Session #88 Announcement

Illustration by Robert Wykes, 1938.
Illus­tra­tion by Robert Wykes from What’s Yours? (1938). They’re laugh­ing because order­ing ‘bit­ter and mild’ is a faux pas – it should always be ‘mild and bit­ter’.

We haven’t hosted the monthly beer blogging Session since 2008 and, noticing that there was still a vacancy for 6 June with only weeks to go, decided it was time for another go.

The beer blogging Session logo.The top­ic we’ve cho­sen is tra­di­tion­al beer mix­es.

In his 1976 book Beer and Skit­tles ear­ly beer writer Richard Boston lists sev­er­al:

  • Light­plater – bit­ter and light ale.
  • Moth­er-in-law — old and bit­ter.
  • Granny — old and mild.
  • Boil­er­mak­er — brown and mild.
  • Black­smith –stout and bar­ley wine.
  • Half-and-half – bit­ter and stout, or bit­ter and mild.

We’d like you to drink one or more from that list and write about it on Fri­day 6 June… and that’s it.

We’re delib­er­ate­ly aim­ing for some­thing broad and acces­si­ble, but there is one rule – no ‘beer cock­tails’! It’s been done, for starters. So, mix two beers, not four; and steer clear of syrups, spir­its, flavour­ings and crushed ice.

If you need fur­ther inspi­ra­tion…

  • Try order­ing them in a pub – do bar staff still know the ropes?
  • Use your own sources to find a tra­di­tion­al mix not on Boston’s list, e.g. Ram’n’Spesh in Young’s Lon­don pubs.
  • Make the same mix with sev­er­al dif­fer­ent beers – are there rules for the opti­mal Granny?
  • Exper­i­ment – Black­smith IPA with black IPA, any­one?

And here’s more food for thought, from T.E.B. Clarke’s What’s Yours? (1938):

If, as usu­al­ly occurs, you have found bit­ter too bit­ter and mild too sweet (as well as too uneco­nom­ic), you might well resort to “mild and bit­ter”.… Should you have dis­cov­ered that you like Bur­ton, or “old”, except for its slight­ly metal­lic flavour – anoth­er ver­dict com­mon among begin­ners – make “B.B.” your next order.

Let us know when your post is up either by com­ment­ing here, email­ing us at, or Tweet­ing at us.

UPDATE 12/05/2014

More inspi­ra­tion from Twit­ter, some peo­ple have sug­gest­ed beer mix­es that have worked for them in the past:

  • Matthew Cur­tis – “Mikkeller beer geek break­fast with Odell IPA has been my great­est suc­cess.”
  • Ghost Drinker – “mix a Brook­lyn Black Choco­late Stout with a Mort Subite Kriek…”.
  • Mar­tyn Grif­fin – “Oakham Cit­ra and Sarah Hugh­es Ruby (or a clone I HB’d) is an absolute win­ner.”
  • Al ‘Hopsin­joor’ – “The afore­men­tioned Hard­core and Para­dox… [Brew­dog] Hard­core and Rip­tide (a Rip­Core if you will- thanks to ) [Mag­ic Rock] Unhu­man & [Bux­ton] Tsar Bom­ba, [Mag­ic Rock Can­non­ball & Beard­ed Lady… [Sum­mer Wine] Dia­blo & (again) Beard­ed Lady, all good mix­es. [Bux­ton] Axe Edge & any good stout!”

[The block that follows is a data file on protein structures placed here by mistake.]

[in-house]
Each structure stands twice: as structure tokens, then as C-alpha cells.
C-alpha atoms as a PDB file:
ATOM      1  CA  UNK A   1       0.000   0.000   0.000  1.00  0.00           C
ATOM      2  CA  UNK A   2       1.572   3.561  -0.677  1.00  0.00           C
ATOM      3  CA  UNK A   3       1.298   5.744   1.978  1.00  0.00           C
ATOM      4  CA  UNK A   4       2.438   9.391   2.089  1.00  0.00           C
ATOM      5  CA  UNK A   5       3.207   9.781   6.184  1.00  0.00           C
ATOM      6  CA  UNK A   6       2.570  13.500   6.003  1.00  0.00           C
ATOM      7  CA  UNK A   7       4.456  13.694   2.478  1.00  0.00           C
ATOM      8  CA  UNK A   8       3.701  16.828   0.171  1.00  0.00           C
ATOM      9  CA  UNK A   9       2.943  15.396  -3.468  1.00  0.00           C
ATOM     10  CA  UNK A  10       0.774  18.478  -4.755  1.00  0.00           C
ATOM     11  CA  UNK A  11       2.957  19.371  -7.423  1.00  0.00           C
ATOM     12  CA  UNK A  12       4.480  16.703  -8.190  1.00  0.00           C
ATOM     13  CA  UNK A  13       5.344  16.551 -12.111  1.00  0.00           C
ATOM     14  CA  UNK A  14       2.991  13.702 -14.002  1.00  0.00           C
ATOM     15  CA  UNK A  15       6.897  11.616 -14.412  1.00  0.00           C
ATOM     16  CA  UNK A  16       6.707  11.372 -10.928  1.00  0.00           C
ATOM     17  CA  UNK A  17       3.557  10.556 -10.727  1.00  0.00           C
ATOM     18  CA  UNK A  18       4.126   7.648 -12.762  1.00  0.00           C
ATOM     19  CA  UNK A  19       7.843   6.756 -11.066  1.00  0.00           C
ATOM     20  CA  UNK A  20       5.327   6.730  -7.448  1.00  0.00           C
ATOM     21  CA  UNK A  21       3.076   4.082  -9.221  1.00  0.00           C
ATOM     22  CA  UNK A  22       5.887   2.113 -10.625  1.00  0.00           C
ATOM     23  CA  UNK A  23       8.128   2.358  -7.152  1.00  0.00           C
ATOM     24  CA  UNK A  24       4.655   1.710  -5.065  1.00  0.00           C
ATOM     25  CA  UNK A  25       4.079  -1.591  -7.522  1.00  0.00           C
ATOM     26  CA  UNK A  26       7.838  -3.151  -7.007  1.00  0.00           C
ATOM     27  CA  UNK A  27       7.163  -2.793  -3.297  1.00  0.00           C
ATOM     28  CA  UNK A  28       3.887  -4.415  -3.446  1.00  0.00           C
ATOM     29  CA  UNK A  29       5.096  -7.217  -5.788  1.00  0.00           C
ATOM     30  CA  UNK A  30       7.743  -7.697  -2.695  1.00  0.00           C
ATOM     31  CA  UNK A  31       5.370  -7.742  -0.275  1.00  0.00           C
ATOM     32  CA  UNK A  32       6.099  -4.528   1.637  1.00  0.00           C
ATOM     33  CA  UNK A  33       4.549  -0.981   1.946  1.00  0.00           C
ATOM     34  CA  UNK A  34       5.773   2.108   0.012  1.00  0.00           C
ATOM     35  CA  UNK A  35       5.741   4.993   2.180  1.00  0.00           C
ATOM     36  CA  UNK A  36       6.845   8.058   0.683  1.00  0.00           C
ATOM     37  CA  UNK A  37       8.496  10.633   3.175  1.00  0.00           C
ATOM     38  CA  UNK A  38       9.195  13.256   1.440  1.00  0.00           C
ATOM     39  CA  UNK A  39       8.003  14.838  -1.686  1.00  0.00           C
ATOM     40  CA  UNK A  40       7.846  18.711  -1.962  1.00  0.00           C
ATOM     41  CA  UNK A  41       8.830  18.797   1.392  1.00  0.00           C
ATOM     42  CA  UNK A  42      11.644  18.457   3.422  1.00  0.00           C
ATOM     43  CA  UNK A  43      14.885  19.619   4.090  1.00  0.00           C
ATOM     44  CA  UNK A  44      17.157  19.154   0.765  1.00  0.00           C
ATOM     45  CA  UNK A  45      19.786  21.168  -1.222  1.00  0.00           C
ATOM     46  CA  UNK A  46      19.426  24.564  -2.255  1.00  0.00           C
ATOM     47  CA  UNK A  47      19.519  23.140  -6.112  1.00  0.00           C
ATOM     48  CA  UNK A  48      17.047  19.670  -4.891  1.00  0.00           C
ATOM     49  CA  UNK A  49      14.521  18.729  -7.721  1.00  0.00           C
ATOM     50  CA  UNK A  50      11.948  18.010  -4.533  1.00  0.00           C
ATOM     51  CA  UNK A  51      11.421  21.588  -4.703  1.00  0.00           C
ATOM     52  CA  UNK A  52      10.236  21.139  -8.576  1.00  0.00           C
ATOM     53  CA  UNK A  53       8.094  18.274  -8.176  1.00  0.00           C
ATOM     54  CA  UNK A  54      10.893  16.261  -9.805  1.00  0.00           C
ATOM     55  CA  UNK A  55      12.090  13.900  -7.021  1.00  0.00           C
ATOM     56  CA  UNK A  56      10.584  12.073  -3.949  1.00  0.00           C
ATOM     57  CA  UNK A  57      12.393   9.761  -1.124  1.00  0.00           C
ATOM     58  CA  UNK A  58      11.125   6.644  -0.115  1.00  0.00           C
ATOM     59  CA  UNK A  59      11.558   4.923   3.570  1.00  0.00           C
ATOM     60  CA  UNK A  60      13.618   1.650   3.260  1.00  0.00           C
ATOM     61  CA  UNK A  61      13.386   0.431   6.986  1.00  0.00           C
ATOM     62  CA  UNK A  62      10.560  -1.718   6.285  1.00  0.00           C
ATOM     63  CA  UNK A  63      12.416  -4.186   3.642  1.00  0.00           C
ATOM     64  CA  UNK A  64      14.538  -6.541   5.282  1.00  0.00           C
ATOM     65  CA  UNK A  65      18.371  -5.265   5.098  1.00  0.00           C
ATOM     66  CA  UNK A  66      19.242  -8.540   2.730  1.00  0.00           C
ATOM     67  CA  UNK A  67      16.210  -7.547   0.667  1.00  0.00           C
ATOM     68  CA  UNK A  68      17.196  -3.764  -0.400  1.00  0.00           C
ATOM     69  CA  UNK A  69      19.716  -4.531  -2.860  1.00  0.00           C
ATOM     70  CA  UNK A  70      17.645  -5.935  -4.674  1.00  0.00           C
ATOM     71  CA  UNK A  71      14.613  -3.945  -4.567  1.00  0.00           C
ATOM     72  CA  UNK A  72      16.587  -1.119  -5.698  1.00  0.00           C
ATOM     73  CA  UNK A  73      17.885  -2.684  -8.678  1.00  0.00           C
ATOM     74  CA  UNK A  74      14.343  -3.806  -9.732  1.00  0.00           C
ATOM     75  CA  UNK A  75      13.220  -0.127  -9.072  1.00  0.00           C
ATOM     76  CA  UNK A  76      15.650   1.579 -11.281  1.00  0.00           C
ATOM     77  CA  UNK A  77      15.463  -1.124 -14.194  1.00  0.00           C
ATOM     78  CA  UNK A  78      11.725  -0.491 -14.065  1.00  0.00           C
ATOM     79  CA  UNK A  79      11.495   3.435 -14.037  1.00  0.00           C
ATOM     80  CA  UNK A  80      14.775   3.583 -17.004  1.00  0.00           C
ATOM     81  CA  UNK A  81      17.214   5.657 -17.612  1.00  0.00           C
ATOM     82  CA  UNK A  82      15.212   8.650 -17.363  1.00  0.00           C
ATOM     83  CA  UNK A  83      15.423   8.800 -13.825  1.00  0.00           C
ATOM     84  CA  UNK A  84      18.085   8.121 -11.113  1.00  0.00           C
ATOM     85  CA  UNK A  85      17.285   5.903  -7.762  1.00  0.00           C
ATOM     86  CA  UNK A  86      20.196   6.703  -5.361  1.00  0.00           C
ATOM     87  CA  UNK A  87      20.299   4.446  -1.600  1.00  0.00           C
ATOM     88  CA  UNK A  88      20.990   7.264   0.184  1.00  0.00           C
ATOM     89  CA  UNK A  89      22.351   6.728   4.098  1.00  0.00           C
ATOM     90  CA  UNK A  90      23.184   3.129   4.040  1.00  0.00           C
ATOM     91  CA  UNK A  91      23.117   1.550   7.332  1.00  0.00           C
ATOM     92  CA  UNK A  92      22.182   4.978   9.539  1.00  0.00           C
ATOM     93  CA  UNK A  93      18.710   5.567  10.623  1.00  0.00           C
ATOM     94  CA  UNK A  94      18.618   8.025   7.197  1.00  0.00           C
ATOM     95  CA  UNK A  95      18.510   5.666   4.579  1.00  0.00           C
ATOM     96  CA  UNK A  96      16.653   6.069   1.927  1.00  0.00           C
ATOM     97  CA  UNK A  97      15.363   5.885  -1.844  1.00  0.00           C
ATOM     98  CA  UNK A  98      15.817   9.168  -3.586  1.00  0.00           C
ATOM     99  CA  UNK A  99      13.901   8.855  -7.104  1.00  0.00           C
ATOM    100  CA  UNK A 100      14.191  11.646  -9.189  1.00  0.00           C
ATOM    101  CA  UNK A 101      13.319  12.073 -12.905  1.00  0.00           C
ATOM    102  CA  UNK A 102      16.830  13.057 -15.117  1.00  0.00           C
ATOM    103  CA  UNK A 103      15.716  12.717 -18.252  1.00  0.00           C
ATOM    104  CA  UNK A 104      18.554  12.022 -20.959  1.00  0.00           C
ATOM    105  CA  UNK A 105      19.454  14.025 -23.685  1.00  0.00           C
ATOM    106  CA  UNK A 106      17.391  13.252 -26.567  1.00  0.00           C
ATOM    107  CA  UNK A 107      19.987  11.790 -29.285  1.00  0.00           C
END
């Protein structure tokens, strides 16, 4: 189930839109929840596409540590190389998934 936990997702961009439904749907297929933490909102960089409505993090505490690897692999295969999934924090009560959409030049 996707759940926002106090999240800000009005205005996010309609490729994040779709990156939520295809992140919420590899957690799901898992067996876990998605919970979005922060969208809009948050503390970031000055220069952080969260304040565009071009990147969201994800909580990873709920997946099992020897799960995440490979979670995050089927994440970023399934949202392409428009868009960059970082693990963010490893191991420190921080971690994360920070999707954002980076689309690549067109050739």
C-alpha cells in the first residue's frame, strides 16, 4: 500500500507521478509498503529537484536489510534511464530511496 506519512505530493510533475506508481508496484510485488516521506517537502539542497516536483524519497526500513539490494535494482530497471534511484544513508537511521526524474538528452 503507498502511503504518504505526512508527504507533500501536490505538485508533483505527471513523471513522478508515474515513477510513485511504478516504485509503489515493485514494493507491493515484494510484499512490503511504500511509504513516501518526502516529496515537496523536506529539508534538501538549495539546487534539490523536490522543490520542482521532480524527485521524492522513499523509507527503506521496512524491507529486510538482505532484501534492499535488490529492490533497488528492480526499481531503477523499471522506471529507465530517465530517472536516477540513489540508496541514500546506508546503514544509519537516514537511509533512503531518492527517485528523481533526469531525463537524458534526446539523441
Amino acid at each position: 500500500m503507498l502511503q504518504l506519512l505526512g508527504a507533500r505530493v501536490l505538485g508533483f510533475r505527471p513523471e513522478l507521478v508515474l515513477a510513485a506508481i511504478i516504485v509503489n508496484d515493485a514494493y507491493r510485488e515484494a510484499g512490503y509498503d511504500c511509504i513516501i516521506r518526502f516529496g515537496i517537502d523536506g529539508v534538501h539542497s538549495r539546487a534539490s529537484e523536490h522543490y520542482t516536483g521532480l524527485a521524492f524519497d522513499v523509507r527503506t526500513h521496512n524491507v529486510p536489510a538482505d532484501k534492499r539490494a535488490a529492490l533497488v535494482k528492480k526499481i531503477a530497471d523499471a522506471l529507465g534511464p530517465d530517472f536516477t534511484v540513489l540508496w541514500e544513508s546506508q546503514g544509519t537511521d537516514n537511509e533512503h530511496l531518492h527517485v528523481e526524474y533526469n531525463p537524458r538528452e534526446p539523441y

• Alan McLeod had some suc­cess with a 50/50 mix of Orval “as sort of a brett con­cen­trate” with a ‘farm­house cream ale’.
  • Rowan Molyneux – “Best mix I’ve found: 1/2 Hard­core IPA with 1/3 Para­dox Heav­en Hill (both Brew­Dog). Not tried with low ABVs yet…”

27 thoughts on “Session #88 Announcement”

  1. Excel­lent sub­ject. I’ve been mix­ing beers, tak­ing my cue not just from books like Beer And Skit­tles but beer his­to­ry in gen­er­al, for decades. It’s just malt and hops, and you can mix them any­way you like, just like brew­ers mix malts in the mash. (Ever look at con­tem­po­rary craft recipes with its 6–7‑8 malts and grains?).

    It is real­ly sur­pris­ing though how many peo­ple look at you as if you’ve denied some­how that the earth orbits the sun when doing this. I mean, you can (as a brew­er) add lemon ver­be­na, white pep­per, bit­ter orange, absinthe, kale maybe or what ever you want to sai­son but god for­bid you should mix a heavy-foot­ed APA with a bland crafty to cut the heavy hops and restore some bal­ance. It’s not rock­et sci­ence, you can do it too. I some­times make an 8‑beer + blend just to even out all the eso­ter­i­ca of our intre­pid craft brew­ers (god bless them) and you’d be amazed how good the results can be. I look for­ward to this Ses­sion.


  2. When I drank Youngs reg­u­lar­ly years ago it was very unusu­al to get a life­less pint.
    On the occa­sions when I did a bot­tle of Ram­rod was the pre­ferred liven­er.
    How­ev­er, when order­ing it there was always a fris­son of ner­vous­ness – Ram­rod being the name of a pop­u­lar gay leather bar in NYC I used to pass occa­sion­al­ly.
    I rarely touch Youngs on vis­its to Lon­don these days – it’s a shad­ow of its for­mer glo­ry since it was sold.
    You’ve only got to look at the open­ing page on its web­site to guage where pri­or­i­ties lie.
    ” Spring has sprung and we can’t wait to share our new Spring menus with you. ”
    Ye gods.

  3. A boil­er­mak­er to me was beer with rye whisky mixed in. If, instead, the rye was in its own shot glass at the bot­tom of the pint glass and the beer care­ful­ly poured around, it was a depth charge as you get all the rye at then end.

  4. Back in the late 70’s/early 80’s I was always fond of a Direc­tors’ and Bull­dog (John Mar­t­in’s Pale Ale in the Bel­gian mar­ket) when in a Courage pub. Sad­ly, I don’t think this love­ly mix­ture had a name, and you can’t repli­cate it as Bull­dog is no more.